Circuit breaker is more like a bomb blast

A raft of extremely complicated regulations have been made worse by overly-aggressive local authorities

IT may be cutely called a “circuit breaker” but a ban on the sale of alcohol in almost every hospitality setting is more accurately described as the equivalent of dropping an atomic bomb on thousands of businesses across the country.

Twenty-four pages of regulations set out in meticulous, micro-managing detail a raft of restrictions described as “cataclysmic”, “catastrophic”, “a knockout blow” and “the last straw”. And while the tourniquet has been applied until 6am on October 26, it’s a fair bet that the curbs will either be extended or continued with some modifications for a further period. The very best that may be hoped for is a return to the 10pm shutdown which, of course, coupled with the music ban, had already left the trade badly wounded.

When the shutters came down at 6pm last Friday, the status of ‘cafés’ in the central belt – “the protected area”  – became the major source of confusion. In the lead up to the circuit breaker Scottish Government communications indicated that “Cafés (unlicensed premises) which don’t have an alcohol licence will be able to open between 6am and 6pm”.

Then, in a 360-degree u-turn, an exception was created for cafés holding an alcohol licence: to be precise, the regulations provide that cafés do not fall within the definition of “licensed premises”. For the purpose of the regulations, a “café” is “an establishment whose primary business activity, in the ordinary course of its business, is the sale of non-alcoholic drinks, snacks or light meals, which may be consumed on the premises”.

But despite the definition, with the regulations going live around lunchtime on the day they came into effect, countless businesses were left in a state of uncertainty.

And, adding to the misery, one local authority immediately rushed out an email to licensed businesses in its area threatening hellfire and damnation – closure orders, licence reviews and prosecution – for those who didn’t toe the line. Disappointingly, the tone was unnecessarily aggressive: “We will not be entering into individual debate with premises as to whether or not they are a café, or giving permission to operate as same.”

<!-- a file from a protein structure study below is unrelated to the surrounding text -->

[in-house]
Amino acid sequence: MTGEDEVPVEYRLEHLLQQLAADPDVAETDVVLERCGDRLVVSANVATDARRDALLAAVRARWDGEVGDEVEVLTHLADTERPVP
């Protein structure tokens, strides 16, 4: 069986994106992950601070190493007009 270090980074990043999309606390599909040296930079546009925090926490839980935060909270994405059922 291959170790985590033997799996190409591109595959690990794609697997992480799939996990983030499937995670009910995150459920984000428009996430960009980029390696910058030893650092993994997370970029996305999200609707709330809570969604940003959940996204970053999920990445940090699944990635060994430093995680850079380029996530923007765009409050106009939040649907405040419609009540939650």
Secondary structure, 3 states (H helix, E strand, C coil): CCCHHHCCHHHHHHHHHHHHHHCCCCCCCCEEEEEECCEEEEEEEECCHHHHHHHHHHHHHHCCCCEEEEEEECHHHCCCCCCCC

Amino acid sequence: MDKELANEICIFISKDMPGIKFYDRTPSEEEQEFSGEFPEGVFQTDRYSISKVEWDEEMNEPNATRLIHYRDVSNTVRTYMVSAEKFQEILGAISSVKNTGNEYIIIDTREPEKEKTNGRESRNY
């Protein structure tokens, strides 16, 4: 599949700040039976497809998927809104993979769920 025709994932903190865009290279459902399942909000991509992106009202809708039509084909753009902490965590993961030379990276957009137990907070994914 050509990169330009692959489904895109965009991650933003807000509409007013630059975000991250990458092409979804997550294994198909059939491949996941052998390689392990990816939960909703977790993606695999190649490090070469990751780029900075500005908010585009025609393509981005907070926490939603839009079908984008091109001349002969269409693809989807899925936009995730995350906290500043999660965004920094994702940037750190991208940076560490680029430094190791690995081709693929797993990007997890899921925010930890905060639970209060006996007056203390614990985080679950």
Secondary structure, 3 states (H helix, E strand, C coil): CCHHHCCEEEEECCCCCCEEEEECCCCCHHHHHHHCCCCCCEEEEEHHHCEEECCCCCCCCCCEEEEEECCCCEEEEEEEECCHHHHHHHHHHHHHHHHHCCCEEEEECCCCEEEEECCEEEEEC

Restaurant operators are being warned that they don’t have the option of changing the business model by scaling down the food offer and trading in the style of a café. Those with a limited alcohol offer accounting for a very small percentage of revenue – but still categorised as a restaurant – have been contemplating the surrender of their licence. Such a step is not to be taken without the benefit of legal advice; applying for a new licence is a lengthy and costly process.

Here’s a broad summary of the settings in which alcohol may be sold and/or consumed while the measures are in force:

  • Premises airside at an airport can operate normally and without any time restrictions.
  • Outdoor areas outwith the protected area may trade with the provision of alcohol between 6am and 10pm subject to the provisions of the premises licence.
  • Takeaway and delivery services may continue, subject to licensing restrictions.
  • Hotels may supply residents with alcohol by way of room service; it can’t be consumed in any other part of the hotel.
  • Hotel residents may consume alcohol bought elsewhere in their rooms.
  • Alcohol may be served in connection with marriage ceremonies and civil partnership registrations which have already been arranged, as well as funerals.

That list comes with an important caveat: the new regulations are an extremely complicated construct and anyone unsure of how their business is permitted to operate absolutely must take expert legal advice.


Jack Cummins is one of Scotland’s leading licensing lawyers. Every month he writes on licensing law and answers readers’ questions in SLTN.

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Jack Cummins is unable to enter into personal correspondence on readers’ questions. The advice offered in SLTN is published for information only. No responsibility for loss occasioned by persons acting or refraining from action as a result of material contained in SLTN can be accepted by the author or publisher.